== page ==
Fallout from the Fletcher article continues with a READER COMMENT in Cilip's Gazette. Sadly, not online but below is the text of the article, which appeared in the August 25 2006 edition.
News of our death is greatly exaggerated
Journalist Kim Fletcher writing in Media Guardian on 31 July welcomed the demise of the newspaper library and newspaper librarians. He was reacting to the news that the Daily Mail is to ditch both its cuttings library and the librarians working in it. ‘I suspect many journalists,’ he wrote, ‘who denounce the move will struggle to remember the last time they used the cuttings library’. His comment piece reads like the last time he saw the inside of newspaper library was when he went to see Michael Frayn’s play Alphabetical Order in 1975. Things have changed a lot since then.
The image of the librarian is constantly besmirched in the media. This week alone a pop singer was described as a ‘frumpish librarian’, a boring football commentator sounded ‘like a librarian’ and an actor was lampooned for having ‘all the lusty charisma of a librarian’. We have all grown used to these rigid stereotypes and they are nothing to get our brown cardigans in a twist over. What is harder to accept are myths about the work we do.
The view that media libraries exist just to provide a cuttings service is at least five years out-of-date. At the Guardian and Observer Library (now the Research and Information Department) the last hard copy newspaper clipping was safely filed away in 2001. Since then the role of the library and its librarians has vastly changed. As well as fielding enquiries from scores of journalists, librarians are responsible for writing factboxes, cvs and chronologies for publication, compiling primary research and assembling profile packages for features writers. The department is responsible for uploading the newspaper onto electronic databases – a cuttings service without the scissors. It also edits its own intranet, a much-used resource and trains journalists on how to use online sources.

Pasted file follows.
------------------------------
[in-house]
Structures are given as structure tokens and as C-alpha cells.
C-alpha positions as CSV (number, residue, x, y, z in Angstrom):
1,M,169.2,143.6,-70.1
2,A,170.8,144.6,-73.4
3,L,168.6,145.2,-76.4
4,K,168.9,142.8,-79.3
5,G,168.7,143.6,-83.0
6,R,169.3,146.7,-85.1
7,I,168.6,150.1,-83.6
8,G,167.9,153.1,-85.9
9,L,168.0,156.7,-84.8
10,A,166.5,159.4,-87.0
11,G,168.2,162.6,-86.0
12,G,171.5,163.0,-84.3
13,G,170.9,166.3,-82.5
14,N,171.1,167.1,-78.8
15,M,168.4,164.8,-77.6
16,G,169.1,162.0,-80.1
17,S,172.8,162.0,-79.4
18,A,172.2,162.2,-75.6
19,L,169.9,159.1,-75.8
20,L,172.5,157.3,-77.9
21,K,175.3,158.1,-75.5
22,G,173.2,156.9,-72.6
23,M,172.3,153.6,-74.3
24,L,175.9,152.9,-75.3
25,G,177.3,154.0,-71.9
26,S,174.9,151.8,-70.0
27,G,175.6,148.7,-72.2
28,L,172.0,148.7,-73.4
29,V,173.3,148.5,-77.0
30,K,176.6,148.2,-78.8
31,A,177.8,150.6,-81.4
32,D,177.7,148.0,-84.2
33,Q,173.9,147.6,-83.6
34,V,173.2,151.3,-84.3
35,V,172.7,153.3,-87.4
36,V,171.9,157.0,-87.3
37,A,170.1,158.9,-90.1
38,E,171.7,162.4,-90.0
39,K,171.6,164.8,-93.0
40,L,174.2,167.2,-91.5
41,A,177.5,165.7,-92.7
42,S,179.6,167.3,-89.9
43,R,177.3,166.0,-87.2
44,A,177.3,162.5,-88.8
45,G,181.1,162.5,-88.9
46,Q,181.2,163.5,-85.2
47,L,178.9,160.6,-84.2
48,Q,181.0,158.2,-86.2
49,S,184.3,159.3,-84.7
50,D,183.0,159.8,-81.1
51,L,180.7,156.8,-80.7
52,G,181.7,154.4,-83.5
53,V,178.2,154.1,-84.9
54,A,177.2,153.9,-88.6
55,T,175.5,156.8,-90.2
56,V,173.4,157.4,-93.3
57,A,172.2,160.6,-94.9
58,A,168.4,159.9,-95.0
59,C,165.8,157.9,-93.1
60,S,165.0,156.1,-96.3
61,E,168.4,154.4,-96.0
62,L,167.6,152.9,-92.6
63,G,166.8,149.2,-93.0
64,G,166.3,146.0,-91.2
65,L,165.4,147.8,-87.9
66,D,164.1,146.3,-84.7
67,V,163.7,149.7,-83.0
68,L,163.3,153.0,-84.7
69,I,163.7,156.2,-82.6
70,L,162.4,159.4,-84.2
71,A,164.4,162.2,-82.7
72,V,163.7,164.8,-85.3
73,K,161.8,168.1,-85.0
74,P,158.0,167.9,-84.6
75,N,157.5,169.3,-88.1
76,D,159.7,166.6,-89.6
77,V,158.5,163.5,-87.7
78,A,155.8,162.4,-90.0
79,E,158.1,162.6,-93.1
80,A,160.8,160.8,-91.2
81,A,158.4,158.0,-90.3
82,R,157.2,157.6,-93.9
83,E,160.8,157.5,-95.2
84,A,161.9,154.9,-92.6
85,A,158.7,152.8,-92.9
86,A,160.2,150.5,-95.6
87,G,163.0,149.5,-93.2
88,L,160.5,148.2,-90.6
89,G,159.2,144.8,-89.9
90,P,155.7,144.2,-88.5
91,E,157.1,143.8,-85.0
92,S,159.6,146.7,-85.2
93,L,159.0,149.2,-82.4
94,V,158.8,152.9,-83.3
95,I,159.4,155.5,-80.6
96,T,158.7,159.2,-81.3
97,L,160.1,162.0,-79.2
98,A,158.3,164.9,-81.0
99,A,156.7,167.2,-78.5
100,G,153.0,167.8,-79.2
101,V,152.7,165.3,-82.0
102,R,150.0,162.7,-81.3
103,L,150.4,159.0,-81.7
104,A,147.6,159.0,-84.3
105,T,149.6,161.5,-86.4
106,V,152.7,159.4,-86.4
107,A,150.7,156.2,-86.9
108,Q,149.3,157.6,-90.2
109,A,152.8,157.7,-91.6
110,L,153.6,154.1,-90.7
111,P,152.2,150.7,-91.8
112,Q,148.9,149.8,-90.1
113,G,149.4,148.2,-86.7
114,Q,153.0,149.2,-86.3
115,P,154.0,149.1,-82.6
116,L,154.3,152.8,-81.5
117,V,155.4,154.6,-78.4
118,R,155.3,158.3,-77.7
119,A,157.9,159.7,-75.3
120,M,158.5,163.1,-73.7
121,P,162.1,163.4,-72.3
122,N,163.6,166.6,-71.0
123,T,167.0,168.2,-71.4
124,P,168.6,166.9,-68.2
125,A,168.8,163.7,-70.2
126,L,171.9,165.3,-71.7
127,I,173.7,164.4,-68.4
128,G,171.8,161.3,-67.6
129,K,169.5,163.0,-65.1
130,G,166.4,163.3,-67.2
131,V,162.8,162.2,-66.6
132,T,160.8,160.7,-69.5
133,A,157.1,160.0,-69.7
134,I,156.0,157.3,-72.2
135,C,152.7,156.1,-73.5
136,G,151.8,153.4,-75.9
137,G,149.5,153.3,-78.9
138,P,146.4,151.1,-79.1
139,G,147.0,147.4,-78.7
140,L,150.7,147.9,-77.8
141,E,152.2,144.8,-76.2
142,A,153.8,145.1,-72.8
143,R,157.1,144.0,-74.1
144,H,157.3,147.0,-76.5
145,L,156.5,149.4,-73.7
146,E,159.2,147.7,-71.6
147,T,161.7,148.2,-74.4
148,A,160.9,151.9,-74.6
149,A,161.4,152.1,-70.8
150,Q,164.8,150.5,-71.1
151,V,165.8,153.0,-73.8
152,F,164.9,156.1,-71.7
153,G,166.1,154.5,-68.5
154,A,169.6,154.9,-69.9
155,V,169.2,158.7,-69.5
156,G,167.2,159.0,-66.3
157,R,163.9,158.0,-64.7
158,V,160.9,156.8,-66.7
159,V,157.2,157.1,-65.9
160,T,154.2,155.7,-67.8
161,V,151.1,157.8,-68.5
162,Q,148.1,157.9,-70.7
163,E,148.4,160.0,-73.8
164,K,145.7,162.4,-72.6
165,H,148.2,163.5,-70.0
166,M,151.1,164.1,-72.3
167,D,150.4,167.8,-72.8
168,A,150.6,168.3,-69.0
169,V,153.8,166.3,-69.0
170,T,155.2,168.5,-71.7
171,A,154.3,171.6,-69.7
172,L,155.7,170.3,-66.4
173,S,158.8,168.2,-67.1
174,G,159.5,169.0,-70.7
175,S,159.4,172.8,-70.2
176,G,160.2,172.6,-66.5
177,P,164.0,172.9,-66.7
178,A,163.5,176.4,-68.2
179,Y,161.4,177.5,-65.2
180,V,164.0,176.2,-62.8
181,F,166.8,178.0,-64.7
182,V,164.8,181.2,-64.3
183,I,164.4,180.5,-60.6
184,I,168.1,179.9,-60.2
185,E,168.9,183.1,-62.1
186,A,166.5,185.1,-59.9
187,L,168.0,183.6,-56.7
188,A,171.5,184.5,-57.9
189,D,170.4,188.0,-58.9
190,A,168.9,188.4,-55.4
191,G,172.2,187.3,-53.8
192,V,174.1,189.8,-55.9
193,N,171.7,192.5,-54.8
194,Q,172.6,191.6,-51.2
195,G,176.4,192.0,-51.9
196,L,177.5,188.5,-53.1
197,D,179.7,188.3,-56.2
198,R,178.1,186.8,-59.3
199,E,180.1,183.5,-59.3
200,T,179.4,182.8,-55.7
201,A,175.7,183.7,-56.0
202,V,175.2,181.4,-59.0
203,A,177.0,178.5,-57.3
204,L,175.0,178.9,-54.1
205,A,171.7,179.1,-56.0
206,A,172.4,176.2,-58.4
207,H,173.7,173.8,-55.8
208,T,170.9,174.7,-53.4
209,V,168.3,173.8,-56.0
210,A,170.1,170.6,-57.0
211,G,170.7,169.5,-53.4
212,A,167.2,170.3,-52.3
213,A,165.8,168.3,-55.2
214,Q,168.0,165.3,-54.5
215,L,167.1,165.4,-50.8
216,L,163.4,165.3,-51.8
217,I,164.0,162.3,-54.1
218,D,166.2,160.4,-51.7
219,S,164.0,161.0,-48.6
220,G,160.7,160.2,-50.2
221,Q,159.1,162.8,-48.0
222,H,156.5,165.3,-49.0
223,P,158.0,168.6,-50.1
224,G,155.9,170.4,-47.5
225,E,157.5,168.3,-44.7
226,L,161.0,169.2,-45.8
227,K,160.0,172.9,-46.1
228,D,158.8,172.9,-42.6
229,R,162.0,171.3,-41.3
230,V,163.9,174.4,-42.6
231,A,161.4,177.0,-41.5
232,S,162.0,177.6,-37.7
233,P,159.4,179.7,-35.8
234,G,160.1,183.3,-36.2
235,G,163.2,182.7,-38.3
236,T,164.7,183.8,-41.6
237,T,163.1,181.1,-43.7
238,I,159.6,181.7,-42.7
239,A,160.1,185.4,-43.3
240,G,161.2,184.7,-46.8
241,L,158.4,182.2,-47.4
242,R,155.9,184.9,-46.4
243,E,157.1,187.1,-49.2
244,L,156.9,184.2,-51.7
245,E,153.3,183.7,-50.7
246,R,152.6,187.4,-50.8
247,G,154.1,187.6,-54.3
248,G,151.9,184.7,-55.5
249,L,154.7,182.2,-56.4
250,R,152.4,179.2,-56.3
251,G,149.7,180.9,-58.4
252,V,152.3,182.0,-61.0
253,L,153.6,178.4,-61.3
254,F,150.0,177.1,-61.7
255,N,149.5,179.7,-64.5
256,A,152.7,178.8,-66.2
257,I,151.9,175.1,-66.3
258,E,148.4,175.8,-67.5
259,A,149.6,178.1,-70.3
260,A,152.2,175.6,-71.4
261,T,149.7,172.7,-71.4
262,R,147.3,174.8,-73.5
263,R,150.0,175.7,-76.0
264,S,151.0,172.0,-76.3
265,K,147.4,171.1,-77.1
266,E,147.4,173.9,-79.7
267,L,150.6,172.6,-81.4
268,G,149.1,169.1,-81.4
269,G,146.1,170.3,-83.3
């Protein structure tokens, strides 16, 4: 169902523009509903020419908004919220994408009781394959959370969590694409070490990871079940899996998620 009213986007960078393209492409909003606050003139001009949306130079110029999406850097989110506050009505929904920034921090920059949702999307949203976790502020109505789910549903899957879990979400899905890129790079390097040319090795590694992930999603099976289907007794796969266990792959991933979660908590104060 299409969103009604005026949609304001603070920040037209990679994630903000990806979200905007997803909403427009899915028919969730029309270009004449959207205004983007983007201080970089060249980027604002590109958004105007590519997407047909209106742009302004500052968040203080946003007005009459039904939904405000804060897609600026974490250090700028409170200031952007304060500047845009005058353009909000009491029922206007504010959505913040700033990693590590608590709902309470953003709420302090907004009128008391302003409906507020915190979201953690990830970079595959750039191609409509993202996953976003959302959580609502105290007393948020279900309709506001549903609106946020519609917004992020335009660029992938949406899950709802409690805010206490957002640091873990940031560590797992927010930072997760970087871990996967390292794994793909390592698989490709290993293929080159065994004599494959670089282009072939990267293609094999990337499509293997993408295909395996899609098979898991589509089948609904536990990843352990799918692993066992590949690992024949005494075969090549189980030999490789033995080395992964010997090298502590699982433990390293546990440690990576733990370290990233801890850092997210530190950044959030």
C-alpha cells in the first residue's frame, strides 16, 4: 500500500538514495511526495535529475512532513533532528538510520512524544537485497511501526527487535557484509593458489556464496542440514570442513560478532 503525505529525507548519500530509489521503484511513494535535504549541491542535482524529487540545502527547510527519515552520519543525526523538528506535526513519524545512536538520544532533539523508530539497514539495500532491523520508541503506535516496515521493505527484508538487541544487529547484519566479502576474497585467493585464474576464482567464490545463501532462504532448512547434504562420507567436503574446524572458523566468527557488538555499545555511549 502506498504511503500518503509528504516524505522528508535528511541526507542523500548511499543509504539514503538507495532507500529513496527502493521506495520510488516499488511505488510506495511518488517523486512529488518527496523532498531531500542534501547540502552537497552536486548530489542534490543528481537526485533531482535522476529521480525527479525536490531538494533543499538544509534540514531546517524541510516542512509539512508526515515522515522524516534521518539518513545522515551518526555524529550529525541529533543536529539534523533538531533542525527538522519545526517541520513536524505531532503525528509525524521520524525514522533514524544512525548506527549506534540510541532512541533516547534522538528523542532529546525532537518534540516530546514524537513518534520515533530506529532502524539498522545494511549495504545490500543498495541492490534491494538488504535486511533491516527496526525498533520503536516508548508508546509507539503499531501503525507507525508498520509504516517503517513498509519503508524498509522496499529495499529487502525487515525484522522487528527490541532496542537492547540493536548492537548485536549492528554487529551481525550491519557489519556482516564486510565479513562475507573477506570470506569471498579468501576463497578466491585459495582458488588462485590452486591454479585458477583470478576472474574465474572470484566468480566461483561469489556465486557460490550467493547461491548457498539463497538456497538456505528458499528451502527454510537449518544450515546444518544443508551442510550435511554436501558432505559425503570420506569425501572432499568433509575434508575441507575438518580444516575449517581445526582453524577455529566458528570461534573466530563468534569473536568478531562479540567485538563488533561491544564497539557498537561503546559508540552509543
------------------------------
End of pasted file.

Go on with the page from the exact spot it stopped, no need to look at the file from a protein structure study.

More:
Media librarians were glad to see the back of long days cutting up newspapers (and chasing journalists who’d walked off with files). The fact that journalists now have access to newspapers on their desktops hasn’t made us redundant. Our core skills are still in demand. We’re still archiving and retrieving information, shelving books and doing the odd bit of looseleaf filing. But we’re also doing things that were unheard of for a librarian a decade ago. Some media librarians have morphed into quasi-journalists, producing bylined copy and co-ordinating projects with journalists such as Freedom of Information requests.
Librarians have never feared the future. It was journalists who were desperately clinging on to the cumbersome cuttings file while the ‘disparate’ librarians (as Kim Fletcher describes them) were leading the electronic revolution.
Alan Power, Assistant Librarian/Researcher, Guardian and Observer Newspapers